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4 R ANCESTORS LIVE SHAKORI HILLS GRASSROOTS FEST

NAMA HALL OF FAME

SAY YOUR NAME

CHRISTMAS TIME

I was with my kola (friend), Elwin Braveheart from Kyle, SD. We were throwing rocks into the night. One of the rocks I threw kissed some barbed wire on its downward flight. It flashed brilliantly in the distant darkness. It was magic on an enchanting evening. It took me years to understand that songs can travel on a flash of light. 

It was Christmas, Christmas morning, it was early in the morning, it was below freezing, here comes the Santa Claus, Ho, ho, ho, ho, hey, heyda. 

I heard this song in Laguna, NM in 1983. Todd Jiron sang it on a hand drum— an ancient beat with a contemporary figure. It was the kind of song that needed to be shared with children.

Christmas Time has two parts, one slow and one fast. I wrote the music on the piano in the key of the C (the people’s key). It is one of the best instruments to have. It teaches pitch to singers, passing chords to musicians, melody to songwriters, and harmony to choirboys. I play it like I do guitar. The piano has been a major inspiration for me. I have written a number of songs on it, including those from the Rock Opera, Seeds. 

Christmas Time needed some chords, a storyline and a melody. I filled the lyrics with as many metaphors that bring about positive thoughts as possible. The symbol of Santa Claus is the spirit of Love, a dream of angels, peace on Earth, being good all year long, singing in a church mouse’s choir band.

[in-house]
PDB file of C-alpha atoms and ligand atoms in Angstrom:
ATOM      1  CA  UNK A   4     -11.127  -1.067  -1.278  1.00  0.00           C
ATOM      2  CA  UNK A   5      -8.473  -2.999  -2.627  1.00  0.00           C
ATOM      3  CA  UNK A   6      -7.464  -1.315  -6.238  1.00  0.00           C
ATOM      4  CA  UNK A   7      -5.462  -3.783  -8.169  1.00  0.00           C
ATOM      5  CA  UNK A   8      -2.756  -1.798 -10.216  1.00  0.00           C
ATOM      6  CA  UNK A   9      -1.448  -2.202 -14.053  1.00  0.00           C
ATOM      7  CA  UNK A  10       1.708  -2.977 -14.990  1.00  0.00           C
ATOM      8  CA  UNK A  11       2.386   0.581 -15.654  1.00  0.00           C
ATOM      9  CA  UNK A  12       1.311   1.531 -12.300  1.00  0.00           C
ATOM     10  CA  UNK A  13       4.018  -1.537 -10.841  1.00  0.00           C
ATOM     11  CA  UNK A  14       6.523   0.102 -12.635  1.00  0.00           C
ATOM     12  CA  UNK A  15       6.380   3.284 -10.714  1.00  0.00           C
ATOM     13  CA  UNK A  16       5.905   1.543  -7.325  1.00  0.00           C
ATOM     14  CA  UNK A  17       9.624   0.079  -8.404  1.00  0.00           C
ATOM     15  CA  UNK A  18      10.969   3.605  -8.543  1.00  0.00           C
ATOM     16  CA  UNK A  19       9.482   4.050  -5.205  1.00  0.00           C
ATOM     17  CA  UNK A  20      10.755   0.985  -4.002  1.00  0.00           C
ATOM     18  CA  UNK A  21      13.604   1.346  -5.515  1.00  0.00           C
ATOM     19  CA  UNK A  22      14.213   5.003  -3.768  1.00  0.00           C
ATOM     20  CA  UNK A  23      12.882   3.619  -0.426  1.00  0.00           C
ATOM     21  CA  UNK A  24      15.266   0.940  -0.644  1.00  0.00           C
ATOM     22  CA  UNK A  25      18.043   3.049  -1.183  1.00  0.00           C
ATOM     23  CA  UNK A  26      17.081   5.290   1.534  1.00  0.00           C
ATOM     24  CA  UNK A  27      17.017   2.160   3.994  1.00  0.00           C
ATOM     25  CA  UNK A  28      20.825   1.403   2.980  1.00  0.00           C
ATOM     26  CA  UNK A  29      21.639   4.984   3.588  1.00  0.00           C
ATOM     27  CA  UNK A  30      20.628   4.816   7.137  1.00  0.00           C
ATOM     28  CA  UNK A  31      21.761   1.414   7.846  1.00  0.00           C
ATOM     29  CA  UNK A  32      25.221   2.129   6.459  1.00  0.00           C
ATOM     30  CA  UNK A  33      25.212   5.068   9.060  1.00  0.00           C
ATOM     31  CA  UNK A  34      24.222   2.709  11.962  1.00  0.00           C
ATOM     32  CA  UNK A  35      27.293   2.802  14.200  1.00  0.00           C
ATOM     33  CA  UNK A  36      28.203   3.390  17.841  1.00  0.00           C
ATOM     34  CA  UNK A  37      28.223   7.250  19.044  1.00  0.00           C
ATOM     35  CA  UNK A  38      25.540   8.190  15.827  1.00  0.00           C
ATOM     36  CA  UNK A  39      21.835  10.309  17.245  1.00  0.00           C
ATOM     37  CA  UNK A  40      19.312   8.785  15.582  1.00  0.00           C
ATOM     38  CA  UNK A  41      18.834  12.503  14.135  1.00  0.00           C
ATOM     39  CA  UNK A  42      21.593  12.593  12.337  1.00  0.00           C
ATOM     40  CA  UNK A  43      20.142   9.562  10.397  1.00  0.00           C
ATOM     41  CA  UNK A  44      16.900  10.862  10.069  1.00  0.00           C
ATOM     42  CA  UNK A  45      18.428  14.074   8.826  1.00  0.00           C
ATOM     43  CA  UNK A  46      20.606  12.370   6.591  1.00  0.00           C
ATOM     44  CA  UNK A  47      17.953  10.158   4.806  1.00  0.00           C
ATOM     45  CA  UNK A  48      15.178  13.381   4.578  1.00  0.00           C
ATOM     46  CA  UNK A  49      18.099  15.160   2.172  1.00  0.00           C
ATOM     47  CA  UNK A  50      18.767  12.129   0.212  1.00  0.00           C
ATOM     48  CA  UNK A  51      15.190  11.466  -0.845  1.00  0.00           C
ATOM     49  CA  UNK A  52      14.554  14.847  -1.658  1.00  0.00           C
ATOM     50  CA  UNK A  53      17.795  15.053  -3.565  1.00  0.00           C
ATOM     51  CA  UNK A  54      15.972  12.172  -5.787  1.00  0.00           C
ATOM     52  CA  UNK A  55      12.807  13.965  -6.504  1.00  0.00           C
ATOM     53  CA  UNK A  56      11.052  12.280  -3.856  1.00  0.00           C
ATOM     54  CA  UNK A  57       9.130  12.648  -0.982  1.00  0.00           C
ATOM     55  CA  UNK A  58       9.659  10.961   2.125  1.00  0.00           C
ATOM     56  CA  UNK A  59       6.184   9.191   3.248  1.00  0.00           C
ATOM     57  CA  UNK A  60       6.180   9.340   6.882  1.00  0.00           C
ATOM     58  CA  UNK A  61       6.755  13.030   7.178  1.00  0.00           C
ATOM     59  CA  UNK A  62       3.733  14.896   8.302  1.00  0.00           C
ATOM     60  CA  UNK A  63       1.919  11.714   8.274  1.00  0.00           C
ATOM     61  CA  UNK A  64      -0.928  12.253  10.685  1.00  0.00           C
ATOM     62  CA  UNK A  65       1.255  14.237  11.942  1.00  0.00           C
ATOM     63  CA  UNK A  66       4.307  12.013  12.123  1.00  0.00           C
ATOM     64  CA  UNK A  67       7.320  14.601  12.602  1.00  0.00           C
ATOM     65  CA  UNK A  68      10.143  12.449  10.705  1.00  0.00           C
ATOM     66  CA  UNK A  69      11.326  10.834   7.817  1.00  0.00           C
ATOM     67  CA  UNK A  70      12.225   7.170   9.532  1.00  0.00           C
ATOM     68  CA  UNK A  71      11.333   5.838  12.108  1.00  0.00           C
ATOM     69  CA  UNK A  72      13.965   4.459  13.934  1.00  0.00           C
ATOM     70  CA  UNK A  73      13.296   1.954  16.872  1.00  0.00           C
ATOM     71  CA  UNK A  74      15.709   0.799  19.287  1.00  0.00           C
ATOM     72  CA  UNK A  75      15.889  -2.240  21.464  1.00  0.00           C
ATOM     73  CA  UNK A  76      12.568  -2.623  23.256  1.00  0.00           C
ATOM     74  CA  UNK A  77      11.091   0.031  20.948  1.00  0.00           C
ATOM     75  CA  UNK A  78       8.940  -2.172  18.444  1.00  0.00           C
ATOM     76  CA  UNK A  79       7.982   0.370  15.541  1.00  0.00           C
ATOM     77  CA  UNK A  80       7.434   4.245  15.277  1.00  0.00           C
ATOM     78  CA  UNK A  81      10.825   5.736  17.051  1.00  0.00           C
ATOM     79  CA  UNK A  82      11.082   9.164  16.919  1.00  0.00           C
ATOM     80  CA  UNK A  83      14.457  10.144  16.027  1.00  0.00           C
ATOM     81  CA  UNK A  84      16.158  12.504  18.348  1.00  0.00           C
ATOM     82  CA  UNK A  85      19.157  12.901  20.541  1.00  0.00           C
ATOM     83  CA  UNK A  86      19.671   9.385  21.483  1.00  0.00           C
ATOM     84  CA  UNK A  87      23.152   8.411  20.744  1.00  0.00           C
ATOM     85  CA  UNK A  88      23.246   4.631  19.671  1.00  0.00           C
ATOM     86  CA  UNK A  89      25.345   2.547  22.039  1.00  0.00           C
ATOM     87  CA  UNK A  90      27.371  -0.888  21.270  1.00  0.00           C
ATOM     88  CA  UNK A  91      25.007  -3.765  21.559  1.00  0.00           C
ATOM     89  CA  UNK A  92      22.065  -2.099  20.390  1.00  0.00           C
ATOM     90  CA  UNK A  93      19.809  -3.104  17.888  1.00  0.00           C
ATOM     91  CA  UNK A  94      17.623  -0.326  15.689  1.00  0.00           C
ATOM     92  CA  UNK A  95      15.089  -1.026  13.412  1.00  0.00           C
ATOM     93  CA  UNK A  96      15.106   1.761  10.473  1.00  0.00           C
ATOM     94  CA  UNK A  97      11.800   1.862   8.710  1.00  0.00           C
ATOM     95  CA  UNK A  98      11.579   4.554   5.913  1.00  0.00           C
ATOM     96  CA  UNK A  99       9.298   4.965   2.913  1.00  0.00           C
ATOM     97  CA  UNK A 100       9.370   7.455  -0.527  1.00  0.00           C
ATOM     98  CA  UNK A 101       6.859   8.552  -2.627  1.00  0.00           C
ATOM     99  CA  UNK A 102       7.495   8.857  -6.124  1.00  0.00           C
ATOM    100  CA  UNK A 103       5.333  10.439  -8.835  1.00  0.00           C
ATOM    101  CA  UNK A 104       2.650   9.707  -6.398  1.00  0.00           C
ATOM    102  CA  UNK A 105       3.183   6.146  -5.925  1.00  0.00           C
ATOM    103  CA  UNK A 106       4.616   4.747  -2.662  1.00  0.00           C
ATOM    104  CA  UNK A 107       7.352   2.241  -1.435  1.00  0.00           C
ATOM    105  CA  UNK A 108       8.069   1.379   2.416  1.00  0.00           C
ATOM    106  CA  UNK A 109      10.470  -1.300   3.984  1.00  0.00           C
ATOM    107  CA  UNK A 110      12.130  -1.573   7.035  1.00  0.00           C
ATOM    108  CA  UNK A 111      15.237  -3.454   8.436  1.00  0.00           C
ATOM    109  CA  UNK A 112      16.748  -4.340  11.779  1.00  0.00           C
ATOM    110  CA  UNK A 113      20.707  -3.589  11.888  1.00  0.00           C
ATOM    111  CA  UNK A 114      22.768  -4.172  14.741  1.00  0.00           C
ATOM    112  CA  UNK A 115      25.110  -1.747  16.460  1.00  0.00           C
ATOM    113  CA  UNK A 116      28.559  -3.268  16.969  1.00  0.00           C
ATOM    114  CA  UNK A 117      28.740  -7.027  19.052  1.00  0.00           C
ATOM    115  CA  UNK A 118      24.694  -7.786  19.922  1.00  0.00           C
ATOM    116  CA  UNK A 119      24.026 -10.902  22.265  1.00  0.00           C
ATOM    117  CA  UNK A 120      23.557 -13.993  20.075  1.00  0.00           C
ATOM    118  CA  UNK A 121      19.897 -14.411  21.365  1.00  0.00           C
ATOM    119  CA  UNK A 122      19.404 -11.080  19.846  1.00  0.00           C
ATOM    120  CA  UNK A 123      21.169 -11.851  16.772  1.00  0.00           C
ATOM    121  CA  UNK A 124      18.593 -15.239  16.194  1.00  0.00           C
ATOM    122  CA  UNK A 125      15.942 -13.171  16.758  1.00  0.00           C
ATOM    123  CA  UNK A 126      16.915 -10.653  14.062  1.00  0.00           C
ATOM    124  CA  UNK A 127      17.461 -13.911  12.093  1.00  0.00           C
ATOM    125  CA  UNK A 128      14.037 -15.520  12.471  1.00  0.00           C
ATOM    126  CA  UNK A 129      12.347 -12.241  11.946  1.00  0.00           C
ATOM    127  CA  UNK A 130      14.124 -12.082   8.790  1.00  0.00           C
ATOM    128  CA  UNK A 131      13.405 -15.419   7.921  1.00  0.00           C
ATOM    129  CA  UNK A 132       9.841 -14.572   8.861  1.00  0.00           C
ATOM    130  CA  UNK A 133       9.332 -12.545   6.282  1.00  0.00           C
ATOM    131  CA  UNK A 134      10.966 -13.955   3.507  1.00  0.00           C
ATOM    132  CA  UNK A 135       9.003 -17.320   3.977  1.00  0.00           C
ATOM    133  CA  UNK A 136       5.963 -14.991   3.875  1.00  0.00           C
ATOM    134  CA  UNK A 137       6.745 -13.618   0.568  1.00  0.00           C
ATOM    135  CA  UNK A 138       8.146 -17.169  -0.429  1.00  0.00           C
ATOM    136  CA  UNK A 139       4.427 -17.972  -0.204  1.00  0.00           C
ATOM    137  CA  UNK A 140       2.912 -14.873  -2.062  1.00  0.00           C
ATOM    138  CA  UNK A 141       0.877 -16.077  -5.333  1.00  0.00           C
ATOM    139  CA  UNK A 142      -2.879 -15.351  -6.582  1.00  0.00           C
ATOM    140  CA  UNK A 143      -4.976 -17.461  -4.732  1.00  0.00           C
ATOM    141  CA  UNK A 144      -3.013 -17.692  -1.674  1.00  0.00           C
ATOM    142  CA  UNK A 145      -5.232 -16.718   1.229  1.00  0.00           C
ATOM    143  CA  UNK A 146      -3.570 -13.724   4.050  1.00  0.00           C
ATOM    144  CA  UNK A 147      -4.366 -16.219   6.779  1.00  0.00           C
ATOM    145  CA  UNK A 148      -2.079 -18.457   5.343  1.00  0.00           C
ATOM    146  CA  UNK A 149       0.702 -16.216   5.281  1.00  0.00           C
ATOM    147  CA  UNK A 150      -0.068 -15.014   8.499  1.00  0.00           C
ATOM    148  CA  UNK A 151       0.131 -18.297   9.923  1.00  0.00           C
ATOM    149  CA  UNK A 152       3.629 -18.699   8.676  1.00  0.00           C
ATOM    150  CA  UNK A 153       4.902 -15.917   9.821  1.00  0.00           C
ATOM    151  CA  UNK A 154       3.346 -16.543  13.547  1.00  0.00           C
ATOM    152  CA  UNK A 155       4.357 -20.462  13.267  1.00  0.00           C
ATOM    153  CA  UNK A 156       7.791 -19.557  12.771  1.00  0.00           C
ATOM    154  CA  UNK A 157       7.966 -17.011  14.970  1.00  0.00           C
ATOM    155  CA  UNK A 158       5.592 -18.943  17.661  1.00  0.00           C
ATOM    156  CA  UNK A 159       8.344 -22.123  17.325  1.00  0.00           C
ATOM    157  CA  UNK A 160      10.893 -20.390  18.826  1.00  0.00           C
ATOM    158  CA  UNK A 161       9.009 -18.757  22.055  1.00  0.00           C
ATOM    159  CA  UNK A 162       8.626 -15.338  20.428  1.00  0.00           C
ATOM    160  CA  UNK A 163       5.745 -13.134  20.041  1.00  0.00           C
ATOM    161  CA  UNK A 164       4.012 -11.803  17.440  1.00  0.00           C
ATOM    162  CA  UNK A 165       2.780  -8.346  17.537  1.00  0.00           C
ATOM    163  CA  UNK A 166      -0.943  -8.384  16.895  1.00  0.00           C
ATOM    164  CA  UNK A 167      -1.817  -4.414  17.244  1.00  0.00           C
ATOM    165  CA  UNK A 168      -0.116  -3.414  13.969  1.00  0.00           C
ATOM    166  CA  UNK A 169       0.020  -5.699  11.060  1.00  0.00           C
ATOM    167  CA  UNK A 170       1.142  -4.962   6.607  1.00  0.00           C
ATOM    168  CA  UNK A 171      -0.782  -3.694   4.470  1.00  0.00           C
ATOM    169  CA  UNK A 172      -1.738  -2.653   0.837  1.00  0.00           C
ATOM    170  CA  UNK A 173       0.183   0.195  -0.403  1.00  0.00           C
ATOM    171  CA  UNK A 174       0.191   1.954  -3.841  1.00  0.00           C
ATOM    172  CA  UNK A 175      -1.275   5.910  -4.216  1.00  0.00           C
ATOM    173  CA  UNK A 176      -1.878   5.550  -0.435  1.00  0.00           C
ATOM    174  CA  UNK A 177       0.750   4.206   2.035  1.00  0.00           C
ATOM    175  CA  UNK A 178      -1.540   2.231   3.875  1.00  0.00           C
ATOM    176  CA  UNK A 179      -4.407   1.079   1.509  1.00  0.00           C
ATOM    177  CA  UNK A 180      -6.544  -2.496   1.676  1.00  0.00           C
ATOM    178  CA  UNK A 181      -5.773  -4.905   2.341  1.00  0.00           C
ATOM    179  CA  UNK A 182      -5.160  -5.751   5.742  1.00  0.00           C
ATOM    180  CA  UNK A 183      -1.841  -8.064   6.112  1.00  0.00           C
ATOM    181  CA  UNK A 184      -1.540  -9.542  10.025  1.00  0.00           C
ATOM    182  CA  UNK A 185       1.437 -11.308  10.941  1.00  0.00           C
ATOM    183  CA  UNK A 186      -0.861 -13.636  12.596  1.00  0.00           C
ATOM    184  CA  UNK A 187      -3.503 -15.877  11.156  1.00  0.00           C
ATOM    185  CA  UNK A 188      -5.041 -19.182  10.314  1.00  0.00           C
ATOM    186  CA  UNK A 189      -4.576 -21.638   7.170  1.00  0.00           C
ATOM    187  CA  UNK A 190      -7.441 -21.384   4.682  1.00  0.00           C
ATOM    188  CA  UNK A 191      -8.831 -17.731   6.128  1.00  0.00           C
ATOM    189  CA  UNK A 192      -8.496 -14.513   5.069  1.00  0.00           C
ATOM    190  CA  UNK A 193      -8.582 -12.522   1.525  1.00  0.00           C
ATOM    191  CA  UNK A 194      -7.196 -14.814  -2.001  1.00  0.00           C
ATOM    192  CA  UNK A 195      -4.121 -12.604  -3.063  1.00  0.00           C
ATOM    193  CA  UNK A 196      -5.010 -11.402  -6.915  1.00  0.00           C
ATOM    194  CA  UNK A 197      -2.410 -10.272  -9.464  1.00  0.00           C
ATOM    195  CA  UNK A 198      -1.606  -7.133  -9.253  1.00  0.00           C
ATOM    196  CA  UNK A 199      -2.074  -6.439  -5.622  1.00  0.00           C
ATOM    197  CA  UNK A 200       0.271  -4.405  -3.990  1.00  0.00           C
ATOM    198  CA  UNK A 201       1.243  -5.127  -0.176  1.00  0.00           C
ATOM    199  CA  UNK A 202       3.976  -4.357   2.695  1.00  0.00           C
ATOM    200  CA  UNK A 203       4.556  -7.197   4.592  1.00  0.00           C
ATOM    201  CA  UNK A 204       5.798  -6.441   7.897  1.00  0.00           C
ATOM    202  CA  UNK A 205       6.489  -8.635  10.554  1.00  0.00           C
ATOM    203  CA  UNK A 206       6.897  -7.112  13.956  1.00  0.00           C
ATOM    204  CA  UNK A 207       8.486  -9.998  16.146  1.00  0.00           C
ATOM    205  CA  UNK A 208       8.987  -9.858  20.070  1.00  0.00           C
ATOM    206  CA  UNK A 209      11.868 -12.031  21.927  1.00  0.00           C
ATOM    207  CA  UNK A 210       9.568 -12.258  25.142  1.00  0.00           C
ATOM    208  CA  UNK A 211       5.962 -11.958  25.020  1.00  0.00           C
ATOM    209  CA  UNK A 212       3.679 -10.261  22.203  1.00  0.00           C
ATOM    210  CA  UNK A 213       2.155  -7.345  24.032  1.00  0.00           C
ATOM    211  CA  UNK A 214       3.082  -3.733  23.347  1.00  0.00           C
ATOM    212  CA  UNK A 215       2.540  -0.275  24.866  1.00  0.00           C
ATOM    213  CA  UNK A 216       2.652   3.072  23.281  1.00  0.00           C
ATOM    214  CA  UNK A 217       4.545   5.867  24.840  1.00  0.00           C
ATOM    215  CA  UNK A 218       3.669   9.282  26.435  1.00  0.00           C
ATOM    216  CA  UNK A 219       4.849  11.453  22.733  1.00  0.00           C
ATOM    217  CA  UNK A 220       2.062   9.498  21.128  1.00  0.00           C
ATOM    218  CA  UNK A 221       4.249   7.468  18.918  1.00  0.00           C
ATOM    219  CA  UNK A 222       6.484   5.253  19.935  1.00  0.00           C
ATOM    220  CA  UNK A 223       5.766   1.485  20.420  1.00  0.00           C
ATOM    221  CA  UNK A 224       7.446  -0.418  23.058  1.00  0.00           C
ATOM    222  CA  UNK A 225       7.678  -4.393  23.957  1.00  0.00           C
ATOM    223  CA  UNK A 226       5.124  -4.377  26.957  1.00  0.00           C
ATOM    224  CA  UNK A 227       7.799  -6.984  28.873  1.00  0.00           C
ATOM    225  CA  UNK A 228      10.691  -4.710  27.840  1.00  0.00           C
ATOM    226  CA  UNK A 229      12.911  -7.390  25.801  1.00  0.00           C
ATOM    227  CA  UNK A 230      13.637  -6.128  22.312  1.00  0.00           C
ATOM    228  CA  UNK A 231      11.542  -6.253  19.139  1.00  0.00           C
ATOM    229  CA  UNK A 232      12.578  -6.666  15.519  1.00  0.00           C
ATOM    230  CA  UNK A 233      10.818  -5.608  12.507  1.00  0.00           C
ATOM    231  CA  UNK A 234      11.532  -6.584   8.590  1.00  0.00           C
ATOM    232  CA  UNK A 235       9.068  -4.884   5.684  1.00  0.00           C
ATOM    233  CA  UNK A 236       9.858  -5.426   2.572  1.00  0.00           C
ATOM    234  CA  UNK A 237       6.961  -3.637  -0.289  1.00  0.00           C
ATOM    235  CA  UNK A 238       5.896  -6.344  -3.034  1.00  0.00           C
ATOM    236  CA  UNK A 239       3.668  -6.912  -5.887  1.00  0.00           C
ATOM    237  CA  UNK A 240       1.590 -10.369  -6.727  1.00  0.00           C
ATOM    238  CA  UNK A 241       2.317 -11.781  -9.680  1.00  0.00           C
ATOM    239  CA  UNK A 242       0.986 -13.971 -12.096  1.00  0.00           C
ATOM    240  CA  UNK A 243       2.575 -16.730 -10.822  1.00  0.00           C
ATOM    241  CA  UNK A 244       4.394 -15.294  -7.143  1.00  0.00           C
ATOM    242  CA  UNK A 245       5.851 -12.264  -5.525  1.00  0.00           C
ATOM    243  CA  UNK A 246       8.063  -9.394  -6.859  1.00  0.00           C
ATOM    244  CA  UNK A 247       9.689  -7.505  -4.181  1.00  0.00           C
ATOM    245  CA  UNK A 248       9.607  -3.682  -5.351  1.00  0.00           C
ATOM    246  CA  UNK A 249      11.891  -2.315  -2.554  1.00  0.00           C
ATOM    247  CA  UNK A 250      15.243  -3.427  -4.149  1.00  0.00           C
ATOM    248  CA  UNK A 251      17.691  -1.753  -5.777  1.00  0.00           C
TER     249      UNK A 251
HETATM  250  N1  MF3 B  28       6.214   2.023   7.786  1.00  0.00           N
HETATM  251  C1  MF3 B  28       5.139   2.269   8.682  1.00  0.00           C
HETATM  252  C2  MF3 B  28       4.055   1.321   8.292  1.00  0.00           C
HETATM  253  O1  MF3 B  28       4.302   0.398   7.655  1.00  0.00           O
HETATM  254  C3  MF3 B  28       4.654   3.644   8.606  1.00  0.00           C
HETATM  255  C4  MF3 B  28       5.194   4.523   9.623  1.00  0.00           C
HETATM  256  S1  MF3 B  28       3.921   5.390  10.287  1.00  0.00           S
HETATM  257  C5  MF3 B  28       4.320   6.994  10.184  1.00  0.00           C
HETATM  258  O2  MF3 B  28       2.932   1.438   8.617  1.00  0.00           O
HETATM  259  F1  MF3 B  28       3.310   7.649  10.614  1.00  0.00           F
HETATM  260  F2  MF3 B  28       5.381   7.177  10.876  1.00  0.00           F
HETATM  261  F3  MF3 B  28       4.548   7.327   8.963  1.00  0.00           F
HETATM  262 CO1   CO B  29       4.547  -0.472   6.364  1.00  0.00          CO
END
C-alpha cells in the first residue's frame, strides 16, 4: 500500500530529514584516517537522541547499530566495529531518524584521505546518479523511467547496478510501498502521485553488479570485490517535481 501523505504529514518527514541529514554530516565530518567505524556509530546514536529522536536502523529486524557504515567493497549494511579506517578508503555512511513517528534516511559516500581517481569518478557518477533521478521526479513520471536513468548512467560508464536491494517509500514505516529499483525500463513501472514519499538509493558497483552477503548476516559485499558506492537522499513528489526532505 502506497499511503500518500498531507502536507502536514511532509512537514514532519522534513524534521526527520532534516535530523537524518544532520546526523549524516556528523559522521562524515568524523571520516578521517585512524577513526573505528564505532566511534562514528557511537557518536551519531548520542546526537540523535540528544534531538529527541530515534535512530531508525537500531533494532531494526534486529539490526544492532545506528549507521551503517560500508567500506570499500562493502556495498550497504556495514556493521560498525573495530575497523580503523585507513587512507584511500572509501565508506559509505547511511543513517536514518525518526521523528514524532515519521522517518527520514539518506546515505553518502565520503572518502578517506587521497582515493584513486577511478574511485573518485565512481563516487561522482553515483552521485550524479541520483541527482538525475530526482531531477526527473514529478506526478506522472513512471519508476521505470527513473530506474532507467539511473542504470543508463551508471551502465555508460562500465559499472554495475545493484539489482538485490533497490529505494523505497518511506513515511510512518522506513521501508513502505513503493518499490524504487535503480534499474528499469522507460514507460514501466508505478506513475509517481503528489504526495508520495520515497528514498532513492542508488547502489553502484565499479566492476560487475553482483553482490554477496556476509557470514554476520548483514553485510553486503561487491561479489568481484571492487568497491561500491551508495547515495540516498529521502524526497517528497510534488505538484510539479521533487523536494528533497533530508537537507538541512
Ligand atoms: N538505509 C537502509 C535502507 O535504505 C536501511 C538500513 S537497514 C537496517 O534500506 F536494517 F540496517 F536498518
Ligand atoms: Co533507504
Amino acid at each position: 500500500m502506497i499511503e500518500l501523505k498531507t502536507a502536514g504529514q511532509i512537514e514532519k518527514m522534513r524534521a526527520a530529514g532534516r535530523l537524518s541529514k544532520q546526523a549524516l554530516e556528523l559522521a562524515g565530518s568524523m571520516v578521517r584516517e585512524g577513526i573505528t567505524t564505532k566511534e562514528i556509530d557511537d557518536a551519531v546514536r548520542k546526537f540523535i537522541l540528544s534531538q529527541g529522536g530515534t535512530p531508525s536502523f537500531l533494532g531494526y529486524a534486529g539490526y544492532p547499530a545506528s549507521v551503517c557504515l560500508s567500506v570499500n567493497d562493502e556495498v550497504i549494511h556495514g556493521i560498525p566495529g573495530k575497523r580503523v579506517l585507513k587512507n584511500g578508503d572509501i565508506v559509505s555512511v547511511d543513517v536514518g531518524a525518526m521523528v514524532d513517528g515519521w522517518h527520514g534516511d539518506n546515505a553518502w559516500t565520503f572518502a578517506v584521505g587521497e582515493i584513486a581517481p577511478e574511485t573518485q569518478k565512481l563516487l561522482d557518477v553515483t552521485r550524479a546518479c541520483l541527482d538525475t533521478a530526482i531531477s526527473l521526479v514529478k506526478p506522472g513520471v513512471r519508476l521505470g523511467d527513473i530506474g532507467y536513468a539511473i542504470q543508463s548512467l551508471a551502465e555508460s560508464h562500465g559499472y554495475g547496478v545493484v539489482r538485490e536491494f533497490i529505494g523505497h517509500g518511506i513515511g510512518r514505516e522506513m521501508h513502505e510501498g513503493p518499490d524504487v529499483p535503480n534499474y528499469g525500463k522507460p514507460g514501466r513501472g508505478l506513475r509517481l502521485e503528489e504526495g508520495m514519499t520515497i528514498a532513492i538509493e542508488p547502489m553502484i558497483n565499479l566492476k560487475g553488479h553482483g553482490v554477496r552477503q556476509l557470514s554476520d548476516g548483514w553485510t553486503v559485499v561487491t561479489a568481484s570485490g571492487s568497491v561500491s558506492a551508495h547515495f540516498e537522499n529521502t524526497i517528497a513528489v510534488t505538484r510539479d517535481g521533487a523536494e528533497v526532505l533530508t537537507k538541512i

We recorded Christmas Time in two evenings at recording engineer Christian Leefeldt’s studio in Tempe, AZ. Our former drummer lived in the space before and we had been practicing there for years, so we were very comfortable. 

The night before, we practiced the song with a slow tempo all the way through, but the next day, I heard something different and suggested we speed up the second part. It took a couple hours of trying to communicate my wishes with the drummer. You can hear us disagreeing on the outtakes. It’s hilarious. “Well, tell me what you want me to play Paul, or I won’t play at all,” kind of thing. We eventually did get it together. We tracked the instruments, bass and drum the first night. 

On the next evening we recorded the vocals for Christmas Time. You can hear two fantastic female vocalists on it. Martha Redbone, an accomplished studio vocalist and live performer from Brooklyn, NY, who just happened to be in AZ. Martha and her husband Aaron came down from Sedona to Tempe for the recording. Aaron laid down a track, as well. He’s a jazz pianist. Happy Frejo is the other female vocalist. She was living in Arizona at the time.

Even though the song has Native crossroads influences, the sound of the band is all Tempe, AZ. Jangly guitars, melancholy melodies, and tight rhythms are trademarks of the bands that came out of the Mill Ave (Tempe) scene in the 90’s. 

Tempe is a college town and one popular band to come from it was the Gin Blossoms. Doug Hopkins was a songwriter in the band and he was a friend of mine. Sadly, he committed suicide. One time he jumped a train in Tempe and couldn’t jump off until Tucson, one hundred miles later. He got off right next to the Congress Hotel and Bar, a haunted site, but that’s another story. 

I remember sharing songs with him and others after hours at the Hollywood Alley. One good thing about some of the music spots in Tempe is that they only want original music. You couldn’t get a gig playing just covers. When a town supports songwriters like that, it creates a more artistic local music scene and that is what was happening, we were writing our own songs. Jason Kay (drums), Charles Bond (Guitar/vocals) and Jimmy Vickers (Bass) are all Arizona musicians on the track.

When we finished recording Christmas Time, I took a break from the studio to catch some air. I remembered the song in its original form. I liked how the two came together to create a new song. Transformation took place and alchemy ran its course. The muse works in mysterious ways. When spirits enter a room they sing, Ho, ho, ho, ho, hey, heyda. Now I understand the flash of light. 

To all the Children of the Earth, 
Merry Christmas!
We Love You!